Guatemala's Fiscal Fragility

The International Monetary Fund is warning that adjustments are needed in order to increase tax revenues and reduce the state's fiscal deficit.

Friday, August 9, 2013

They note that "... the tax reform passed in 2012, which came into effect on January 1 this year, broadens the tax base and gives the government more tools to enforce fiscal and supervisory controls and eliminates tax exemptions and reduces corporate tax rates," noted an article in S21.com.gt.

Although this could raise up to 1.5% of GDP, the IMF recognizes that the reform will not solve the country's legal problems. They also note that public debt (24% today) is stable relative to other countries in the region, but a little high in terms of revenue (224%) when compared to other countries with a similar macroeconomic conditions.

"... Although public debt is low and stable, limited fiscal flexibility resulting from the reduction in tax revenue, is weakening public institutions and polarizing the political environment, constraining credit quality."

Moreover, the IMF stresses that inequality in income distribution and poverty put "Guatemala's ratings on one or two levels below investment grade."



More on this topic

IMF on Costa Rica: "Unsustainable Fiscal Imbalance"

December 2016

The favorable conditions in the global economy allowed the country to grow by 4.25% in 2016, and administrative efforts to reduce the fiscal deficit were noted, however they will not prevent the debt /GDP ratio from growing.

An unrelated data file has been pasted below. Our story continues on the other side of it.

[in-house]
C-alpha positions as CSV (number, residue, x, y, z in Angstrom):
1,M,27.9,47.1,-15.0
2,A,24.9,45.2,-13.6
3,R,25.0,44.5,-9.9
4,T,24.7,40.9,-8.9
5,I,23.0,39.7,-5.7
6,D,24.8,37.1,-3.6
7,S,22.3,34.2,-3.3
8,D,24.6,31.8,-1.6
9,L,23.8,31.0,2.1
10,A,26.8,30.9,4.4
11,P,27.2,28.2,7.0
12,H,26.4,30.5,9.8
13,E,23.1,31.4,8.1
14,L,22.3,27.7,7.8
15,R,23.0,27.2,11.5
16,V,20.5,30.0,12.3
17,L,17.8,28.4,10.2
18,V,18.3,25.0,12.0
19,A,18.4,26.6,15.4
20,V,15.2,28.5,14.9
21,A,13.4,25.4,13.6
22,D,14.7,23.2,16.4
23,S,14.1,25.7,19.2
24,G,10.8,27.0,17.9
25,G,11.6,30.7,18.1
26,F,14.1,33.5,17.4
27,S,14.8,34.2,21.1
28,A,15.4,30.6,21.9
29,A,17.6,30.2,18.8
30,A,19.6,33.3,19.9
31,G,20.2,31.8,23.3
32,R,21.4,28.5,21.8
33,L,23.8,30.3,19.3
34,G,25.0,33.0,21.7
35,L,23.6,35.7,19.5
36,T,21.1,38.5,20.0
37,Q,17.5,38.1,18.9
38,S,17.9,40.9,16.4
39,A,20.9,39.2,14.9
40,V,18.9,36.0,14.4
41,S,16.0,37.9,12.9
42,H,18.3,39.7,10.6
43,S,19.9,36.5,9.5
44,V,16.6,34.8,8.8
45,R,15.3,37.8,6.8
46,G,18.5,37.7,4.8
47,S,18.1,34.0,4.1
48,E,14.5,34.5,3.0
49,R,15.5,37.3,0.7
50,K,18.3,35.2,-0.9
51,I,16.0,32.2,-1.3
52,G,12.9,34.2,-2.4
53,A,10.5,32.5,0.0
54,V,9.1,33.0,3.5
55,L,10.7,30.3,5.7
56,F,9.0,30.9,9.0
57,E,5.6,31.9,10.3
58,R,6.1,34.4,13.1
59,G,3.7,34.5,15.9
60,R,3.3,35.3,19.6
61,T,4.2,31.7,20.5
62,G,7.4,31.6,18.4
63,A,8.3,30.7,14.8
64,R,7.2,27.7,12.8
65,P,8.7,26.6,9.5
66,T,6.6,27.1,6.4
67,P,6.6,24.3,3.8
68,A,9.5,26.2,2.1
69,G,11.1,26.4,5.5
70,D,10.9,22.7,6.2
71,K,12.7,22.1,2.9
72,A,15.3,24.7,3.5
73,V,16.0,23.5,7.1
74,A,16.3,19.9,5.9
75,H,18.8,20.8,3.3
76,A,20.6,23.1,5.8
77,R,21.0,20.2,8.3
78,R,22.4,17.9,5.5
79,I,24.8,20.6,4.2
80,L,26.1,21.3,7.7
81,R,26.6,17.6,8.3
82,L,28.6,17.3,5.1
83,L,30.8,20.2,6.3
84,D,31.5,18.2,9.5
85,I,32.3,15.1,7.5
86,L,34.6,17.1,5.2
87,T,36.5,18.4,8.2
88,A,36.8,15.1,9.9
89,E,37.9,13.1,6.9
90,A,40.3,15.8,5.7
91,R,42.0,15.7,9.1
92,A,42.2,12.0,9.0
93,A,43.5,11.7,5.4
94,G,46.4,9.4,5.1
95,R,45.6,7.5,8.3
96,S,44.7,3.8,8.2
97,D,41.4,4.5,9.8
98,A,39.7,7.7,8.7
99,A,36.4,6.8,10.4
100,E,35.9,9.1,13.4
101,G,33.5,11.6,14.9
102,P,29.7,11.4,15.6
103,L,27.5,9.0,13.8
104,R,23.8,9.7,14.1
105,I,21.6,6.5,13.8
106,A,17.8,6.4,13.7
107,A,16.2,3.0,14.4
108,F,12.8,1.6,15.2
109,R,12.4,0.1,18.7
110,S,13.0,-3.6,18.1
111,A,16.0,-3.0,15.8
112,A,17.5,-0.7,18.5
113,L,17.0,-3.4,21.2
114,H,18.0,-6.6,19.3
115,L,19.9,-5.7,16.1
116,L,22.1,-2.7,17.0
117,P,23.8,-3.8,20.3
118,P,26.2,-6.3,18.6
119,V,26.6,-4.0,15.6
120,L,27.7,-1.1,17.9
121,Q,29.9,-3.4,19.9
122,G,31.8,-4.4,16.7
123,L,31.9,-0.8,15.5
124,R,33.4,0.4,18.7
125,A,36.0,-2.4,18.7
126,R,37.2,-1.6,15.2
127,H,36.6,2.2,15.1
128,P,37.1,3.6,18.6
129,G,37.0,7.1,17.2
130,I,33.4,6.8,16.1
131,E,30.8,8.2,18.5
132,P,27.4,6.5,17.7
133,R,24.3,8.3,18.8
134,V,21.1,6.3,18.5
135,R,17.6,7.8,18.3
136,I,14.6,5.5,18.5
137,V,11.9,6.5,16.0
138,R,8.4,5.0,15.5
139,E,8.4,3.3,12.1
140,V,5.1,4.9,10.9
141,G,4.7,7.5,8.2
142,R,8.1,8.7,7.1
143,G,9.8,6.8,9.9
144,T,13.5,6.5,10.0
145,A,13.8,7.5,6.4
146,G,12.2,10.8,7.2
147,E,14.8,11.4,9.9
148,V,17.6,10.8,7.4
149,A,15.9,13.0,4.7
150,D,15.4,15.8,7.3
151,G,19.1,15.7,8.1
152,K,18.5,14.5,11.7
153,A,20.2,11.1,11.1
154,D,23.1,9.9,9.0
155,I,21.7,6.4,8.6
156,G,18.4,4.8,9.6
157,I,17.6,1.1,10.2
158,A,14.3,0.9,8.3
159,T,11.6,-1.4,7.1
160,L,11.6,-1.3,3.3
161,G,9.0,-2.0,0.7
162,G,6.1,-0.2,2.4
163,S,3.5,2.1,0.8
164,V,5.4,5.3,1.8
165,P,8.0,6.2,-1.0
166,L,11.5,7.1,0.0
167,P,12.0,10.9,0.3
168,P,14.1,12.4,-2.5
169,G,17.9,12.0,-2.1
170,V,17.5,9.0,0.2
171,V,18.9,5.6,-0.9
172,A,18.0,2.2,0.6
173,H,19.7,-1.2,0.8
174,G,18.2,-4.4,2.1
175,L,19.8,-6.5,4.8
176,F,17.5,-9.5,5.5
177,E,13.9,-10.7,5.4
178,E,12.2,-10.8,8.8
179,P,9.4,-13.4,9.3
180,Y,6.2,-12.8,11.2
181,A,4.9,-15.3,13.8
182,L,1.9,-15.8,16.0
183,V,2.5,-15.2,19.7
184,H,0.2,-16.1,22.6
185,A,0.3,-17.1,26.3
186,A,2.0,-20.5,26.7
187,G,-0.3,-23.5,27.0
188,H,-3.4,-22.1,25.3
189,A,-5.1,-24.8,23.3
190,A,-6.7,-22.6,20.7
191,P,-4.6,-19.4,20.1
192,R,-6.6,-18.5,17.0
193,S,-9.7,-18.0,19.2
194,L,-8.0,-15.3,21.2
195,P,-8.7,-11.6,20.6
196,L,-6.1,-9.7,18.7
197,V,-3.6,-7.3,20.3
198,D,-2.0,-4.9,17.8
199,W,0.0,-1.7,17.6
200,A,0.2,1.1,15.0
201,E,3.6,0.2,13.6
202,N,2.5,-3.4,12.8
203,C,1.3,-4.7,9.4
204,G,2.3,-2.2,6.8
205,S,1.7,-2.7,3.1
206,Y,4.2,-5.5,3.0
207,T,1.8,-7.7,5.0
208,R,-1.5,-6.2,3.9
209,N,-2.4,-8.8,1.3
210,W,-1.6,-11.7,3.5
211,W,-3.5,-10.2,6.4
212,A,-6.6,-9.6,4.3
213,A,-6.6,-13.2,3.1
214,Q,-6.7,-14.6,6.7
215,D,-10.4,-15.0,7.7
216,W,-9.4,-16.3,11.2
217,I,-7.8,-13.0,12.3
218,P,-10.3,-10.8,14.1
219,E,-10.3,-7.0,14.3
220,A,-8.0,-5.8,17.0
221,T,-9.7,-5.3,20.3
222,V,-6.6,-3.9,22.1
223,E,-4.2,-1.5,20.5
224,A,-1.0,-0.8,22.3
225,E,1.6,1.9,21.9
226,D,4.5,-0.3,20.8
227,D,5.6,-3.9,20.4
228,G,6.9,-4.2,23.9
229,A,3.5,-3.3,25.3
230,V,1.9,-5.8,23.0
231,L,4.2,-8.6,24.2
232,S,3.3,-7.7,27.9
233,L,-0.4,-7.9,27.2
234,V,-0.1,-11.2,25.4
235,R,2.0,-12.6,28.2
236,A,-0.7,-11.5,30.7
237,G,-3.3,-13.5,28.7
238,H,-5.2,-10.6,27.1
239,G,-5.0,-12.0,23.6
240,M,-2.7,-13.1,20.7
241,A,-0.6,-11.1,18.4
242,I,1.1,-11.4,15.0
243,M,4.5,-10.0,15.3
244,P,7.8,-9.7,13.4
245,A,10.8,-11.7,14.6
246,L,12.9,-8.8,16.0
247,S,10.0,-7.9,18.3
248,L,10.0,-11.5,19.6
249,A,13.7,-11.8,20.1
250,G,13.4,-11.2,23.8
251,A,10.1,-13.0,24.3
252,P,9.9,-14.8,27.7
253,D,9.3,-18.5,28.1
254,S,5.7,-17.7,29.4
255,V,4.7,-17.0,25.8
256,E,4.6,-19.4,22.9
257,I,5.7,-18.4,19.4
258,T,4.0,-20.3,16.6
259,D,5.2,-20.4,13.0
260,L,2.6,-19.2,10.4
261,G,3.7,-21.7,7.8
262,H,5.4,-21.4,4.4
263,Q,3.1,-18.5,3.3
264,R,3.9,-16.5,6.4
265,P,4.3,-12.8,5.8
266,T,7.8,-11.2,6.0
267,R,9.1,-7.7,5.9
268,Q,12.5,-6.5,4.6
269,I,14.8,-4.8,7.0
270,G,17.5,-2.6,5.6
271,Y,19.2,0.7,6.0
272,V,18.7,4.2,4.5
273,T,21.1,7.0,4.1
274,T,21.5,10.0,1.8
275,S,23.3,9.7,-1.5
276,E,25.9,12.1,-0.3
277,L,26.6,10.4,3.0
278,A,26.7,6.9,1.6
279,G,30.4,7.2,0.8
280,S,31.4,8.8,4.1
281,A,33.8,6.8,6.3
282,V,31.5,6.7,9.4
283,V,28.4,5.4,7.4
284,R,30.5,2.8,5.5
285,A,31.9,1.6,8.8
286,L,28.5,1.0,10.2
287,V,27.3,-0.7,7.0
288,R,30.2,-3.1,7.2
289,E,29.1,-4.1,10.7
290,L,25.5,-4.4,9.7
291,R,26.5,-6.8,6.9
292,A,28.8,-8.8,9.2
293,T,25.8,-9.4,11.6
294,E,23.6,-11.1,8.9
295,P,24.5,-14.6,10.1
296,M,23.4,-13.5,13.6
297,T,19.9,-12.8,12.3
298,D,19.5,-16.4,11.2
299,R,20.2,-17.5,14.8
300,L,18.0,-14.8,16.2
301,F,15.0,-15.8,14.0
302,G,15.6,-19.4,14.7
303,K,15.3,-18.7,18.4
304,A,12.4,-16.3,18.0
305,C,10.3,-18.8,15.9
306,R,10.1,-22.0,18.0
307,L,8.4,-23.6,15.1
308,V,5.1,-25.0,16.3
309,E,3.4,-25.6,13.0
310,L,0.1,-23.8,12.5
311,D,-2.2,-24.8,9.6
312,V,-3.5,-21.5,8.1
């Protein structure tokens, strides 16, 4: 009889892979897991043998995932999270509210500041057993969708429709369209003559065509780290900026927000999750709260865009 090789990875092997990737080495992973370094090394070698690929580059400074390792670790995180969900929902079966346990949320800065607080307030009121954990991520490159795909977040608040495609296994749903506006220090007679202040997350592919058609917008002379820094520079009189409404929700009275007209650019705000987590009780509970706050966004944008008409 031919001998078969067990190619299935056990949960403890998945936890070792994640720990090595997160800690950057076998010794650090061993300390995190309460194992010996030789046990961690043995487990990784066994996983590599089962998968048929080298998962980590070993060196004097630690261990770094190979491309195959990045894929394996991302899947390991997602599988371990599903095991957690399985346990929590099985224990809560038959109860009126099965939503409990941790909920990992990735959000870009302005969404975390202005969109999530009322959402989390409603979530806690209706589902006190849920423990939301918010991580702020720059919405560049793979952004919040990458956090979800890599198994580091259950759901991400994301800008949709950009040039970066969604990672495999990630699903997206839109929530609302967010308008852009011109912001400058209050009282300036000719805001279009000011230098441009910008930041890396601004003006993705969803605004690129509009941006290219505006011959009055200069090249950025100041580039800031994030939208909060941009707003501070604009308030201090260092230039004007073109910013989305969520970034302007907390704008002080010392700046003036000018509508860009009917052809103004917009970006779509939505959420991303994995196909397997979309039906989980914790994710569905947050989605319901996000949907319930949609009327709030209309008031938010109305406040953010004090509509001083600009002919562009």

From a press release by the IMF:

  • Costa Rica’s economy growing robustly, GDP expected to growth by 4.25% in 2016
  • More needs to be done to stabilize public debt levels
  • Key for government and Congress to reach consensus on VAT and income tax reforms proposals to help address fiscal imbalances

IMF: Costa Rica At Risk of Sudden Financial Adjustment

October 2015

An immediate fiscal adjustment is needed in order to avoid the risk of a possible closure of credit to the country in the international market, which would force an abrupt adjustment.

The warning from the head of the mission at the International Monetary Fund (IMF), Lorenzo Figliuoli, has its origin in the government's fiscal deficit, which this year will reach 5.9% of GDP, while increasing public sector debt reaches 60.4% of production.

Honduras' Fiscal Deficit Close to 40% of GDP

June 2013

The current administration can not implement an international bailout plan, therefore the serious fiscal problem will be inherited by the next government.

"The reality is that we have a huge fiscal problem, a fiscal deficit of 6% for Honduras is really high, the country has no access to external financing to meet a deficit of this magnitude and this has resulted in a growth of domestic debt," said the former finance minister, José Arturo Alvarado.

IMF Completes Review of Honduras

April 2011

IMF Executive Board Completes First Review of Honduras' Economic Program.

The Executive Board of the International Monetary Fund (IMF) today completed the first review of Honduras' economic performance under a program that combines two different IMF credit lines, the Stand-By Arrangement (SBA) and the Stand-By Credit Facility (SCF).